Central Experimental Farm National Historic Site Management Plan (3 of 20)

Introduction

The Central Experimental Farm in Ottawa is an exceptional example of a 19th-century landscape that demonstrates the vitality of Canadian science in general and agricultural science in particular from the late Victorian Period onward. Created in 1886, it was explicitly designed to serve as the showpiece for Canada's scientific and agricultural ambitions within the Empire and within North America.

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Promotional Image of the CEF, 1890
[Source: AAFC, neg. 445099]

Experimental Farms, astronomical observatory campuses, zoos, botanical gardens and museums endure throughout Europe, North America, India, Australia and New Zealand as evidence of the importance of science to the public and governments in the Victorian era. In Canada the most prominent scientific landscapes were open books into a world where the collection and dissemination of scientific knowledge was consciously and successfully harnessed to nation-building. Despite their historical and cultural importance, however, many of these landscapes have disappeared with urban and rural redevelopment or have been so modified that their original power is no longer legible.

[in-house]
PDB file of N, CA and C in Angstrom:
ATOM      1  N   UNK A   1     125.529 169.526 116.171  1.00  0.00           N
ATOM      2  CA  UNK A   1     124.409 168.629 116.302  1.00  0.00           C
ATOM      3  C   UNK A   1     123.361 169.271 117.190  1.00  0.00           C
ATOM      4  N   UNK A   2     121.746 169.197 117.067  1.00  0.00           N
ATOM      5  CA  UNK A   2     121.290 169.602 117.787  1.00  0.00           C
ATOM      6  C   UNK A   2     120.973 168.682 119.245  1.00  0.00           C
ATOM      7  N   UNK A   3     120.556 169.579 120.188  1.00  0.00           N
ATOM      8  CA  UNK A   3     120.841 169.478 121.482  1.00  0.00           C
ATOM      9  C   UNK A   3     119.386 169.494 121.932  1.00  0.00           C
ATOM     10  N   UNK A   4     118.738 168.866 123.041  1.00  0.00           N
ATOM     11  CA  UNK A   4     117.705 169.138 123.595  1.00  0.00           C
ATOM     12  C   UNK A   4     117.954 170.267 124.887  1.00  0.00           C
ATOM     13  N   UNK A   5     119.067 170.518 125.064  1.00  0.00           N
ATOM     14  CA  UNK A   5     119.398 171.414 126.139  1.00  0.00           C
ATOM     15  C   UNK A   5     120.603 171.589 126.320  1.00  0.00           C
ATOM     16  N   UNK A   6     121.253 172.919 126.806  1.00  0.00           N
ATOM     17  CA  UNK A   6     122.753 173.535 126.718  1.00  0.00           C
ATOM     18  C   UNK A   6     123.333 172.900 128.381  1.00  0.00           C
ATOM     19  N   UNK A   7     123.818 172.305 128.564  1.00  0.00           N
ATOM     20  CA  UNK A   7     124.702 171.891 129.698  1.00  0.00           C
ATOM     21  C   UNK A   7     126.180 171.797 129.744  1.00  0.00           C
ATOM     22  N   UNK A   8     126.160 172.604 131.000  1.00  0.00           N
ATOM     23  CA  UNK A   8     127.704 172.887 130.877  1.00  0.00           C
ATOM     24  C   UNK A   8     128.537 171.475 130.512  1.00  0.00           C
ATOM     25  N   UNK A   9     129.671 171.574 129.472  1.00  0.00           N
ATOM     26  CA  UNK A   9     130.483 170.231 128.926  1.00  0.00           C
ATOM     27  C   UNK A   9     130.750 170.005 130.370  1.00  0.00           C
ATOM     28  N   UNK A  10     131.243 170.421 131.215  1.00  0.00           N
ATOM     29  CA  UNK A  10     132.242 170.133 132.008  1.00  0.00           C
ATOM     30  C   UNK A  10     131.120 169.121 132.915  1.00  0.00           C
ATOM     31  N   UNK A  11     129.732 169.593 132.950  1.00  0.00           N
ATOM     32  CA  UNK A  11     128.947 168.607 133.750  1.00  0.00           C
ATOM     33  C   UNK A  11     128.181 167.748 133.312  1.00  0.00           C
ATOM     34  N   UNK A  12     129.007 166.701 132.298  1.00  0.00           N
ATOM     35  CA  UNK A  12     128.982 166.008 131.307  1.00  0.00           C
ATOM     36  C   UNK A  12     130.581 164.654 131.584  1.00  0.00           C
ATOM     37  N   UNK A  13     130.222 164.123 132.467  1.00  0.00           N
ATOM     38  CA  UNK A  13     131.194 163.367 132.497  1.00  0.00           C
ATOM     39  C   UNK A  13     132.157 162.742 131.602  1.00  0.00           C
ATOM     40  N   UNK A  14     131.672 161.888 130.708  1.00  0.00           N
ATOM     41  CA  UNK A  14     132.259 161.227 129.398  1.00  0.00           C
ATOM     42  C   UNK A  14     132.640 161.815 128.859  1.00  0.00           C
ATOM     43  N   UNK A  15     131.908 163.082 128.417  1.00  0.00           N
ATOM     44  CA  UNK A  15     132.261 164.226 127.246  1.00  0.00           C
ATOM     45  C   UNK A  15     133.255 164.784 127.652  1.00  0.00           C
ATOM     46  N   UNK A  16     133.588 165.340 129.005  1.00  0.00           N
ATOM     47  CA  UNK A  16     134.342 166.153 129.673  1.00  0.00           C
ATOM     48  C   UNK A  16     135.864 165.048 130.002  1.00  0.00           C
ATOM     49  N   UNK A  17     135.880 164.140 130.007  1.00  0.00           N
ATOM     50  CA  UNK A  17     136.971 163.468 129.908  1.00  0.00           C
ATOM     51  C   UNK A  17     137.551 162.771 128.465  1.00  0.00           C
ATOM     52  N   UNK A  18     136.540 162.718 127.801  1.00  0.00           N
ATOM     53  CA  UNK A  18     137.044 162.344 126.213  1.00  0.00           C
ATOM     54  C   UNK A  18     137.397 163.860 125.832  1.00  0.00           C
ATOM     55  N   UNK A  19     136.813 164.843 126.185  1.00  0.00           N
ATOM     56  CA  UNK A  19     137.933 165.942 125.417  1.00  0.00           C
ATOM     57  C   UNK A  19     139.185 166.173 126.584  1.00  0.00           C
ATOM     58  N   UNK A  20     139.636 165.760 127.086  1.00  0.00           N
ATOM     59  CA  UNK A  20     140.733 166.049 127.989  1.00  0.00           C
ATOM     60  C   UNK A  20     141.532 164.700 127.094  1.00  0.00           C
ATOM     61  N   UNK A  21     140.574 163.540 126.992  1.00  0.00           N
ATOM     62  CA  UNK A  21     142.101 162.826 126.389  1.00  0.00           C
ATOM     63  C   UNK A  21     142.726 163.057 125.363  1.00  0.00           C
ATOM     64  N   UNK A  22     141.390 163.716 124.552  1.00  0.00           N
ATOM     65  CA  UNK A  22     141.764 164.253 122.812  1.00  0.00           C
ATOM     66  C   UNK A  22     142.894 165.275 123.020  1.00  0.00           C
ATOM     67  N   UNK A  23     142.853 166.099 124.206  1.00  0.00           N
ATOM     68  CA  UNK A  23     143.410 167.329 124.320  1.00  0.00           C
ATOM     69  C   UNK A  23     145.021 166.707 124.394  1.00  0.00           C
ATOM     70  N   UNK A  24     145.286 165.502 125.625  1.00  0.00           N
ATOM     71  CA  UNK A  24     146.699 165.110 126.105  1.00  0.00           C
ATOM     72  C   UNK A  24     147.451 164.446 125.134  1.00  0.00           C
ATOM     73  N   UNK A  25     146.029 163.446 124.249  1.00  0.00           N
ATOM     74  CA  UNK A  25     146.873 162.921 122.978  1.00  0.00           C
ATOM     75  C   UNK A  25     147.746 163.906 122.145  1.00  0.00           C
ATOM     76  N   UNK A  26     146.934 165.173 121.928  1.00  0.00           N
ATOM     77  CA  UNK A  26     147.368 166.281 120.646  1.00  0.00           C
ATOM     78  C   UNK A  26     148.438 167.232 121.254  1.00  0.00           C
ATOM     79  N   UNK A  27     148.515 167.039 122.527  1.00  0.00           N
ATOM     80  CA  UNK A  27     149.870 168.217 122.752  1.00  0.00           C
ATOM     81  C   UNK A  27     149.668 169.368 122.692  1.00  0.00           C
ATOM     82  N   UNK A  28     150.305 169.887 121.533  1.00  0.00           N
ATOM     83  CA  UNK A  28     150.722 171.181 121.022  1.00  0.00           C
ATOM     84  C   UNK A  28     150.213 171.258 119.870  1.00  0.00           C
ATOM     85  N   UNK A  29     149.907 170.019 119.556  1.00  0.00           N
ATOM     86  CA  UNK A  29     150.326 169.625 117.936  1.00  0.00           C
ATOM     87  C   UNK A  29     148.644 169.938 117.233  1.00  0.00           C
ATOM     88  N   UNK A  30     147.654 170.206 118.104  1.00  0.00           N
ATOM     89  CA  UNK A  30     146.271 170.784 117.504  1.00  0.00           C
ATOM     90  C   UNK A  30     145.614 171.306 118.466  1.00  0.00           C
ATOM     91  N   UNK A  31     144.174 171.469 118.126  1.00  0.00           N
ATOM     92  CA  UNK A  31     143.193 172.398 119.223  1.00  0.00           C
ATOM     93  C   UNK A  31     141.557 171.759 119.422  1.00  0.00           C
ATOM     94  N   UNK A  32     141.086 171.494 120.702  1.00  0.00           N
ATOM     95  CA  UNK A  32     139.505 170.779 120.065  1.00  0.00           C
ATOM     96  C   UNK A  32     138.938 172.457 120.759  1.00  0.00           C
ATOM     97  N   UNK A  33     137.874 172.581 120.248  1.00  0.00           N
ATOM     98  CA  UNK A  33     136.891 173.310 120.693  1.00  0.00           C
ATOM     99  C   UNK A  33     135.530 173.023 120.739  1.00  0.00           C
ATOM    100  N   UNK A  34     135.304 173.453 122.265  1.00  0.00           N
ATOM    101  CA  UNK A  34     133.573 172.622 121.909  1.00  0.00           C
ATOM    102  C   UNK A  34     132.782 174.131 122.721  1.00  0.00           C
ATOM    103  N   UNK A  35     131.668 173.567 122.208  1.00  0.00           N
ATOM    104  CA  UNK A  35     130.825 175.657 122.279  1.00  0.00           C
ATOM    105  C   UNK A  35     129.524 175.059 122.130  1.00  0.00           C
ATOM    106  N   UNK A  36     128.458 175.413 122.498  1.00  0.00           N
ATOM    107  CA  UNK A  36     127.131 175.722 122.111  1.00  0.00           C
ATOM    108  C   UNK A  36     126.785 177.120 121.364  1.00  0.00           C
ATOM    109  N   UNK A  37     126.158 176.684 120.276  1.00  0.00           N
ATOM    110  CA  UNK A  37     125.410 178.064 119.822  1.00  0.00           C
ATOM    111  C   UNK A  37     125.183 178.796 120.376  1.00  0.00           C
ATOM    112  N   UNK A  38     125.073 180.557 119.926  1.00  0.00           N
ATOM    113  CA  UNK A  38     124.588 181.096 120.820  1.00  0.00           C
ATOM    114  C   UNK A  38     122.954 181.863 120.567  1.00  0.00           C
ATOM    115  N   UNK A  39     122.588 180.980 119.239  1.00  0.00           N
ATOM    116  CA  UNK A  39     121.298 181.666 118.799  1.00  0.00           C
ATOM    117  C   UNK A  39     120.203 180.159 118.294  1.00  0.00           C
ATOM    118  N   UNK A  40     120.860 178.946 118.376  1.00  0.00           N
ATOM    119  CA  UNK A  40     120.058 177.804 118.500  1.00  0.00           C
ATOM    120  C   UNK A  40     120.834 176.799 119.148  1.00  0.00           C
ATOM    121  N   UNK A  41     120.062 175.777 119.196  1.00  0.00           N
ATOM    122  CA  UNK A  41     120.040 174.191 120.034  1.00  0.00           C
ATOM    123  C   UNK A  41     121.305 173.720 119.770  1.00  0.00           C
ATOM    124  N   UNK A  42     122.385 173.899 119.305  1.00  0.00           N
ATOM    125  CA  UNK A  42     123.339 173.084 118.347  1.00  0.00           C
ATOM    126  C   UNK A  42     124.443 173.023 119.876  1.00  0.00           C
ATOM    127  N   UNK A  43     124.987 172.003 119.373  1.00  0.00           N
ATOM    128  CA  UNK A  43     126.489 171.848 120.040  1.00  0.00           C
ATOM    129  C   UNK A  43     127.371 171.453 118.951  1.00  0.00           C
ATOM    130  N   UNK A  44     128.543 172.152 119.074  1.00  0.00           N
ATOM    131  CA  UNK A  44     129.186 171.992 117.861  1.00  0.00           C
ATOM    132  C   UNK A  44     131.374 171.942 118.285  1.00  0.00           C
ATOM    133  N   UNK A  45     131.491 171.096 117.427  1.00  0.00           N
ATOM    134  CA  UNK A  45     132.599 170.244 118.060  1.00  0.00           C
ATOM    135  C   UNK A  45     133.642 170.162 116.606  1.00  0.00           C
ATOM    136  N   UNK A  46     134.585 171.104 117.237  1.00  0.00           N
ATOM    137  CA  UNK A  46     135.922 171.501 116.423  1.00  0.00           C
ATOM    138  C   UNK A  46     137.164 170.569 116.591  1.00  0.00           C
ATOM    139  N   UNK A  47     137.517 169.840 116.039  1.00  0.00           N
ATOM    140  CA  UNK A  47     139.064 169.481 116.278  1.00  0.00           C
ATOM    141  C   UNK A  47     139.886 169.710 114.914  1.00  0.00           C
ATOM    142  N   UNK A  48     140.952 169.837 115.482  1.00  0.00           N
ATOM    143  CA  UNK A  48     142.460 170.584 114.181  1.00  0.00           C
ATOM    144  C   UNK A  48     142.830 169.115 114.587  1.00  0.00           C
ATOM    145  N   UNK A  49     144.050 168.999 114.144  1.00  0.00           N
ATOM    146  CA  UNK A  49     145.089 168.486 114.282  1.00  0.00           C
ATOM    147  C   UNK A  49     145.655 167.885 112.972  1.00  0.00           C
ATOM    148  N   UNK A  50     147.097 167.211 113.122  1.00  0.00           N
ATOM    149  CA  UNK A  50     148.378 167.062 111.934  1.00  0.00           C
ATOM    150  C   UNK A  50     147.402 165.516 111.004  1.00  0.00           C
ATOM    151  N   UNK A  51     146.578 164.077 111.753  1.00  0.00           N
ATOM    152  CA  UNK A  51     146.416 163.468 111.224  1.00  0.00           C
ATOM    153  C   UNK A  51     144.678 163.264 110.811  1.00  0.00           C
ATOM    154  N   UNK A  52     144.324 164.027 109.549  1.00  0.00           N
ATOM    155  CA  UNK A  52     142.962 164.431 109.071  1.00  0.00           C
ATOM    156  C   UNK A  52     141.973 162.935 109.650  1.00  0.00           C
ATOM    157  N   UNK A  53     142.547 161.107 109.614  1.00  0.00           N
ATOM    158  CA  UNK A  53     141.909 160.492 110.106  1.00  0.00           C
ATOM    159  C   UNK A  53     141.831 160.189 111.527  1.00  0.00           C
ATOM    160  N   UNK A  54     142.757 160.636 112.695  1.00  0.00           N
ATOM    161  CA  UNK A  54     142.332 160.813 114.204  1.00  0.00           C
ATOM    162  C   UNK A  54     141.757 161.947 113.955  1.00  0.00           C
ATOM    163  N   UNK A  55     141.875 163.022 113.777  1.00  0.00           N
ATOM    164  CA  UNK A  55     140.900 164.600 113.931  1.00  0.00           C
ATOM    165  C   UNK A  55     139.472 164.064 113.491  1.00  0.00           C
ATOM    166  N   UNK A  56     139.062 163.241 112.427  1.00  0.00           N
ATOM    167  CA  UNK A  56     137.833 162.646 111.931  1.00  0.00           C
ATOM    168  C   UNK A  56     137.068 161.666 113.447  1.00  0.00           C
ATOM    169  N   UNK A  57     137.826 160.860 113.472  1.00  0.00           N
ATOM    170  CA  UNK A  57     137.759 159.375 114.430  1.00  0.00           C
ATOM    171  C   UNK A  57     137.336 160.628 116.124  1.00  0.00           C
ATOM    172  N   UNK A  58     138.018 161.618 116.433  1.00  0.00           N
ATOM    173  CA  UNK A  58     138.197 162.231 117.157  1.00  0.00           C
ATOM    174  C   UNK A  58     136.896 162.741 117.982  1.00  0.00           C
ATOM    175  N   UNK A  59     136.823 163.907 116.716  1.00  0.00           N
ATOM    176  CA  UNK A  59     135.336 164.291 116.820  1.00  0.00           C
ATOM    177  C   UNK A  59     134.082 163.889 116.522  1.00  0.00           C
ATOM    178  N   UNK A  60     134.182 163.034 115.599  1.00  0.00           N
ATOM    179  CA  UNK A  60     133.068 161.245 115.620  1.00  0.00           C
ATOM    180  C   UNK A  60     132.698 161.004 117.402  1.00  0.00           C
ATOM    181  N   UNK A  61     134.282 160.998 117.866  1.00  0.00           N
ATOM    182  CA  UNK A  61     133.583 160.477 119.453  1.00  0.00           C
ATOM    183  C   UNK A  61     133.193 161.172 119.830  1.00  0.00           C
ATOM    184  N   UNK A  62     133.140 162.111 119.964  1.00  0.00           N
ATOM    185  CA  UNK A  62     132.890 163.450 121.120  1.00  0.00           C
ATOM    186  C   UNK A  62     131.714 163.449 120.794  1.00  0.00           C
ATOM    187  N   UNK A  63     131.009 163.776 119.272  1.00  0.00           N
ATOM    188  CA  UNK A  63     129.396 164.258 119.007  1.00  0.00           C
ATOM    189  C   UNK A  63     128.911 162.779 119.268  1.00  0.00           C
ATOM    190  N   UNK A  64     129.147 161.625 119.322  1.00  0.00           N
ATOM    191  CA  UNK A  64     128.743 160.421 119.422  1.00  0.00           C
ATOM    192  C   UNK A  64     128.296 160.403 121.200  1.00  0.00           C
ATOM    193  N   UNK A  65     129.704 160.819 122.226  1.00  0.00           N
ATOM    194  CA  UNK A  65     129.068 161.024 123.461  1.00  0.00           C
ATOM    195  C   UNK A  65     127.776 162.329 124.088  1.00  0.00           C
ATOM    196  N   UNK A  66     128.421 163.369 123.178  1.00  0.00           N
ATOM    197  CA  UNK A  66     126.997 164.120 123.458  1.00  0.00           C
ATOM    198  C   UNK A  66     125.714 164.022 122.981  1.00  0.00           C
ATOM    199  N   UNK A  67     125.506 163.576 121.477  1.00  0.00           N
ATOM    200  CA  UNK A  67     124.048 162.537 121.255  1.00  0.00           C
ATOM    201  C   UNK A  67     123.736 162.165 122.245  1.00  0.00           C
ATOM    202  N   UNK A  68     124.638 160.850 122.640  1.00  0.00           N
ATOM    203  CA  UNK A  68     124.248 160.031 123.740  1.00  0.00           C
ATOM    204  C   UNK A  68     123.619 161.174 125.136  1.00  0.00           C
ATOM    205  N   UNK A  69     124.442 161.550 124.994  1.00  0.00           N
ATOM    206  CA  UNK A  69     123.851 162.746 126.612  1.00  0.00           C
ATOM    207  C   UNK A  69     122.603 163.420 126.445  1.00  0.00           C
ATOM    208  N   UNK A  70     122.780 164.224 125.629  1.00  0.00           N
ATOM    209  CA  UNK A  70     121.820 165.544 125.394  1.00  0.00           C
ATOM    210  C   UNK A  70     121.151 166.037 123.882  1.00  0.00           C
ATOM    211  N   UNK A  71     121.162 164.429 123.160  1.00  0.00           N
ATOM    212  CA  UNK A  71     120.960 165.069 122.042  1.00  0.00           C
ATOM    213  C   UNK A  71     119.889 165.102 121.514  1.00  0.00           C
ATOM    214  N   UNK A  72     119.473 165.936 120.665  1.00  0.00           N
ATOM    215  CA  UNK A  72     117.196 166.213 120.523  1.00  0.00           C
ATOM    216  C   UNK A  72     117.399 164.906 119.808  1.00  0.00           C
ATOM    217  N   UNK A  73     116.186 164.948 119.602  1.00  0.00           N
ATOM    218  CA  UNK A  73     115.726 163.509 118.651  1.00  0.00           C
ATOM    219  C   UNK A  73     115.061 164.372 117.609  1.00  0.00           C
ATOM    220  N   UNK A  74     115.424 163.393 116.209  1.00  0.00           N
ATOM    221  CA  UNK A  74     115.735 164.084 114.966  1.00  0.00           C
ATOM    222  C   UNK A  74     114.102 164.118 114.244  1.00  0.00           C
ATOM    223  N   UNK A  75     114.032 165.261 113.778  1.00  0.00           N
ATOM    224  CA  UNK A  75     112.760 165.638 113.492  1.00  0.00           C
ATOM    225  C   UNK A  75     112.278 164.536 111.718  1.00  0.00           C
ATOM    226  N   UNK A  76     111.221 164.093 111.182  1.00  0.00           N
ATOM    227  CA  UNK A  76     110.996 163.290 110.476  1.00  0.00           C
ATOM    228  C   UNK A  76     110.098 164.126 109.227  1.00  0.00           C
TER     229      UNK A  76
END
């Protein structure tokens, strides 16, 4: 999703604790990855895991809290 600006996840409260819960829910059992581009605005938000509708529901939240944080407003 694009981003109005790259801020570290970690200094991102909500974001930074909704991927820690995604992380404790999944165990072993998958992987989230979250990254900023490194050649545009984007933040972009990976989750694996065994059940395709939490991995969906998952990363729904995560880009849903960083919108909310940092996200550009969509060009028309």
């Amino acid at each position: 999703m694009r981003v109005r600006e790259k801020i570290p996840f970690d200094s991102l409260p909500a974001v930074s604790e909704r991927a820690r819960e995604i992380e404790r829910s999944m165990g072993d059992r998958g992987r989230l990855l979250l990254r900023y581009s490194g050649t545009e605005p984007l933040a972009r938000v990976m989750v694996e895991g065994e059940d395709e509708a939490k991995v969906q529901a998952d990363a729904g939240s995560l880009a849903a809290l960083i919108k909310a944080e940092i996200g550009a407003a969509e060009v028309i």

The Central Experimental Farm is an exception to this tendency. Since its founding, its surroundings have changed dramatically from a predominantly rural landscape to a complex inner city one. But within this shifting context, the Farm itself has survived surprisingly intact. Its physical form and functional character have been largely sustained, and so has its power to inform and to delight. This is due in part to its extraordinary size - over 400 hectares - and to the continuing logic of its original design. The intricate patterns of scientific activity are still expressed in its landscape, buildings, collections and research programs.

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CEF Barn

In recent years, the Central Experimental Farm has been subject to a diverse set of pressures and expectations. It has begun to take on a variety of identities - sometimes competing identities - and this has begun to cause confusion about its future and even its long-term survival.

This Management Plan has been prepared in response to these uncertainties. It articulates the Farm's values and proposes an appropriate future to protect and enhance them. The process of developing the Management Plan has been one of exploration, debate, and consensus-building. This process will continue in its implementation. The dynamic context of a cultural landscape based on evolving relationships between land, community and science demands it. In framing this plan, AAFC expressly intends to ground future dialogues in a shared vision and understanding.

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